Understanding Will - Part 2: I can't remember facts and processes


This is the second in a series of posts, Understanding Will,  in which we share what we have learnt about Will and how in understanding him better we have helped him to use different learning strategies.

Will said:

"I find it difficult to remember facts and ways of doing things."

What is going on in Will's brain?

Will has to encode, retrieve, hold and manipulate task relevant information using the mechanisms that control attention and the switching of attention. This is a complex, cognitive activity and it places high demands on my working memory.

Unless information is meaningful and interconnected and its relevance made clear to Will, he finds it difficult to select, manipulate and inhibit information. Inefficiencies in his attentional processes place a heavy burden on his working memory and Will may struggle to remember facts and processes.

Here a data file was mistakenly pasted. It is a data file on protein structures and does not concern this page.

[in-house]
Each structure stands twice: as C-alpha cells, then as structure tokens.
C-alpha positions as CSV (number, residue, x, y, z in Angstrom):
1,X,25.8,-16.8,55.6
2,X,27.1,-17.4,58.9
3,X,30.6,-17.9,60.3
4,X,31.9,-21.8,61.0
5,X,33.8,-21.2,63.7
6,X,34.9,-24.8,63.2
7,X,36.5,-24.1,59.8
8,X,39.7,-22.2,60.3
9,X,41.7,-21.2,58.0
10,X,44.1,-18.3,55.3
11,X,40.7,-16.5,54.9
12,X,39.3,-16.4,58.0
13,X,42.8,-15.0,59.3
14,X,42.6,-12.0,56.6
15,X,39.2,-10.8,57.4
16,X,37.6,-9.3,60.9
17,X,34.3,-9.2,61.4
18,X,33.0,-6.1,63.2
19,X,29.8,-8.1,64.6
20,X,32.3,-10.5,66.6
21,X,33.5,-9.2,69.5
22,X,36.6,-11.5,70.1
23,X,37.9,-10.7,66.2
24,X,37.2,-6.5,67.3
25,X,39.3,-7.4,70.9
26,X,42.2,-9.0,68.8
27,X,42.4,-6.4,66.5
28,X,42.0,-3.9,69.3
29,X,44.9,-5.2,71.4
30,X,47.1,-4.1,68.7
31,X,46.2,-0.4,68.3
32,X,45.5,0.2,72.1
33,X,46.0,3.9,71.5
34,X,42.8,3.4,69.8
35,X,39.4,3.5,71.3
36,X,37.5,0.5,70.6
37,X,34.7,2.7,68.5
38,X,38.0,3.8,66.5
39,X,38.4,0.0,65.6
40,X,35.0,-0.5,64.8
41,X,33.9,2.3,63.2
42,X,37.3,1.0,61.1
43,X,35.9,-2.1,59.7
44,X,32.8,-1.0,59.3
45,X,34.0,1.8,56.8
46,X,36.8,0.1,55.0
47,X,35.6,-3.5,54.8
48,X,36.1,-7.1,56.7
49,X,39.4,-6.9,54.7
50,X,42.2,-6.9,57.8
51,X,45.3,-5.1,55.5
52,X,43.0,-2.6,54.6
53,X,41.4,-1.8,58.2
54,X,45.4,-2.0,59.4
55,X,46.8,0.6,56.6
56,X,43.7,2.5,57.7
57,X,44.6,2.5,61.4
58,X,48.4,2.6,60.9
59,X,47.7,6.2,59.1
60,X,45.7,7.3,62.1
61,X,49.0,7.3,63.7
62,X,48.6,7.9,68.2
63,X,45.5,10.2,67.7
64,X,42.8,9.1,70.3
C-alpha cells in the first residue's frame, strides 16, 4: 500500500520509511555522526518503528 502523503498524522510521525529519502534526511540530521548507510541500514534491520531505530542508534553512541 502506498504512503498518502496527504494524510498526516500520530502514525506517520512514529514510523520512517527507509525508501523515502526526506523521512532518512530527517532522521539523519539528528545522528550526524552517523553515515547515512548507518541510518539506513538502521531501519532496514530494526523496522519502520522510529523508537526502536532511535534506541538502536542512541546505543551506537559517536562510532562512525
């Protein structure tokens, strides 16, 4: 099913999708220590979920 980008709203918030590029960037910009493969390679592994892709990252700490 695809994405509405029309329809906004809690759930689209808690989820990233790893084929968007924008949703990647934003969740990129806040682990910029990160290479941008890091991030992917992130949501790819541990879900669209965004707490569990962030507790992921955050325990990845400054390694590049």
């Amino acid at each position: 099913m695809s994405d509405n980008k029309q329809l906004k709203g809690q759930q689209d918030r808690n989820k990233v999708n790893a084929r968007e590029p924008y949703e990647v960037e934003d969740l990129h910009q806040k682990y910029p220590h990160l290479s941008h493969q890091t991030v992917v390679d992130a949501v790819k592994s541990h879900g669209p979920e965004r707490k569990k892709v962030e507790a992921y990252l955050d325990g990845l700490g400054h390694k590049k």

The Impact

Will needs to understand information before he can remember and assimilate it. If he does not understand information, he struggles to hold, chunk, store, retrieve and transfer the isolated, unsupported facts and he is unlikely to remember it/them.

Will lacks relational understanding and this prevents him from recalling and applying knowledge.

Strategies that help Will learn

Will's retention of facts and processes is supported by modelling and promoting the development of his ability to use the following strategies:

  • Mnemonics and acronyms
  • Chunking
  • Categorization and associations
  • Visualisation strategies e.g. Mind Mapping, use of graphic organisers, icons and drawings and colour coding (Computer software can often be used for these. Will uses MindNode Pro for Mind Mapping)
  • Frequently reviewing and rehearsing processes and information using the above. Ex. Mind Maps

Anita Johnson


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